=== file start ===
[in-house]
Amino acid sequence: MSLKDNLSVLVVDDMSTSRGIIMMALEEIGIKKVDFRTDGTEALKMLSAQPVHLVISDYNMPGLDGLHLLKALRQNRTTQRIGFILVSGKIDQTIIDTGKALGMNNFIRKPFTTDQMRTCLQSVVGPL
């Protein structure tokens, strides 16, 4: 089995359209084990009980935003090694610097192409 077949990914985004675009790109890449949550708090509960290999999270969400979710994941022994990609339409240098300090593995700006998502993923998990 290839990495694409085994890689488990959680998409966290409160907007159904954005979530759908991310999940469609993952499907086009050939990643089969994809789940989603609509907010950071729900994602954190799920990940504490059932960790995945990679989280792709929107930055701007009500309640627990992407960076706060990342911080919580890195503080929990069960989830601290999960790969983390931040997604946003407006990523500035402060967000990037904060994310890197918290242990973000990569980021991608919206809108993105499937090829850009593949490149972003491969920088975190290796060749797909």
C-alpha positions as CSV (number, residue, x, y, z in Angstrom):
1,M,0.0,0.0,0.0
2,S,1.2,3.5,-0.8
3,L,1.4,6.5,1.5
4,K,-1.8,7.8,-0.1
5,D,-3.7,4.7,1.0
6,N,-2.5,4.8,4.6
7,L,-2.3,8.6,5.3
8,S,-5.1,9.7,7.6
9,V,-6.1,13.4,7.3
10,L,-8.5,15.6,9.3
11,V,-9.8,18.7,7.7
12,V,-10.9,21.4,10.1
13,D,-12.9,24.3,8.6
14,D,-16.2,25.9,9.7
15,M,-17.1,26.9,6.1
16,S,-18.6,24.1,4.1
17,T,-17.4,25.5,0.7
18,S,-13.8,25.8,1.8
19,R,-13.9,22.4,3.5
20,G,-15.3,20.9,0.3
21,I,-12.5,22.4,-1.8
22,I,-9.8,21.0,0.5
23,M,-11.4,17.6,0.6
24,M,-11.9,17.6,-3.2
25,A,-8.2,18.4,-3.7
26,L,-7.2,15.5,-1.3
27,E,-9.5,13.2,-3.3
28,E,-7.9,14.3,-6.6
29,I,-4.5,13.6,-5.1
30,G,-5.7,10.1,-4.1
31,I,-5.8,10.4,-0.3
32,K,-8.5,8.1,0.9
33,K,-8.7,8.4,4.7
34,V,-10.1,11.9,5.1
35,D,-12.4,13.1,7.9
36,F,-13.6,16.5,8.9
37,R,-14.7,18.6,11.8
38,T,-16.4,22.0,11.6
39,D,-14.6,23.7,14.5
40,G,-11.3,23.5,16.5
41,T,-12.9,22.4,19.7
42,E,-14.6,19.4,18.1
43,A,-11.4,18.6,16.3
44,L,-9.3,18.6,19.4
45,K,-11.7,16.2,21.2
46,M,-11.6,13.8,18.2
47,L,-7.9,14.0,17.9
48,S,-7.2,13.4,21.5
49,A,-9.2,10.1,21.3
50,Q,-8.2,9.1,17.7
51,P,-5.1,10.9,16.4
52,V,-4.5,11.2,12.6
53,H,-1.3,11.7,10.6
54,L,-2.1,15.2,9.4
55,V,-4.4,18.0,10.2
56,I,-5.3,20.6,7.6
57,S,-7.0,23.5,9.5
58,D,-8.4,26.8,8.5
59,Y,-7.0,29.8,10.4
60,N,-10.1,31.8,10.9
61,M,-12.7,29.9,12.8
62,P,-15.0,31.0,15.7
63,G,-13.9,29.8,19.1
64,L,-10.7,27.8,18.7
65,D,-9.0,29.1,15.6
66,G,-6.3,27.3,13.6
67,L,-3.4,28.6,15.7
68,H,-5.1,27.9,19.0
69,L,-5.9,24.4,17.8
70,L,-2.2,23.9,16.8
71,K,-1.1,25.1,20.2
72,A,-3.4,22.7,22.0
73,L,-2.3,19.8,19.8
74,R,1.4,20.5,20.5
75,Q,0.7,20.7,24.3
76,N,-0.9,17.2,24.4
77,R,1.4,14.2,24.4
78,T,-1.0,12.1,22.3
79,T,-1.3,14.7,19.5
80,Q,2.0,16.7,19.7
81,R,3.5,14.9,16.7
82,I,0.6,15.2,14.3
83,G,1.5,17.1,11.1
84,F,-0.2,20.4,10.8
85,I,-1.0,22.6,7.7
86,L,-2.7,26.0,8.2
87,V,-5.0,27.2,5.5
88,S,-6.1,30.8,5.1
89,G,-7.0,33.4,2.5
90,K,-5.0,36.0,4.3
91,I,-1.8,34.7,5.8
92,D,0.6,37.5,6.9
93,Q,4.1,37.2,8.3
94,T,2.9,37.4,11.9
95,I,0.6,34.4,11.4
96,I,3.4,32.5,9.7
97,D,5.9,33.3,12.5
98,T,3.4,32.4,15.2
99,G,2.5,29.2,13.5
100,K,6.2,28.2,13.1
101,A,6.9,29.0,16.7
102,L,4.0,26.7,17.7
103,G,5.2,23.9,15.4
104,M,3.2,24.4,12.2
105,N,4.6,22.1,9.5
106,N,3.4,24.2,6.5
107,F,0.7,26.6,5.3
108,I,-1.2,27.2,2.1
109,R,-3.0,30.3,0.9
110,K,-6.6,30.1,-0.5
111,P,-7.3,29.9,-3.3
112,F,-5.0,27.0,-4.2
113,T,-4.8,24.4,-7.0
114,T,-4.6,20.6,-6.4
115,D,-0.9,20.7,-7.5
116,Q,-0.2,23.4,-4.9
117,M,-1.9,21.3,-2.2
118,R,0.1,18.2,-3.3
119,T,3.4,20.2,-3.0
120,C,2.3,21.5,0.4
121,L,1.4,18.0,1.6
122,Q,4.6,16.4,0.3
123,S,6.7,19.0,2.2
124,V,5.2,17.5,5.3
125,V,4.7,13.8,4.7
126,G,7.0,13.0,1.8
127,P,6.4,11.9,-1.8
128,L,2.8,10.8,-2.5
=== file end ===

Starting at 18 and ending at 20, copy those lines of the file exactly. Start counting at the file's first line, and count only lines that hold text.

14,D,-16.2,25.9,9.7
15,M,-17.1,26.9,6.1
16,S,-18.6,24.1,4.1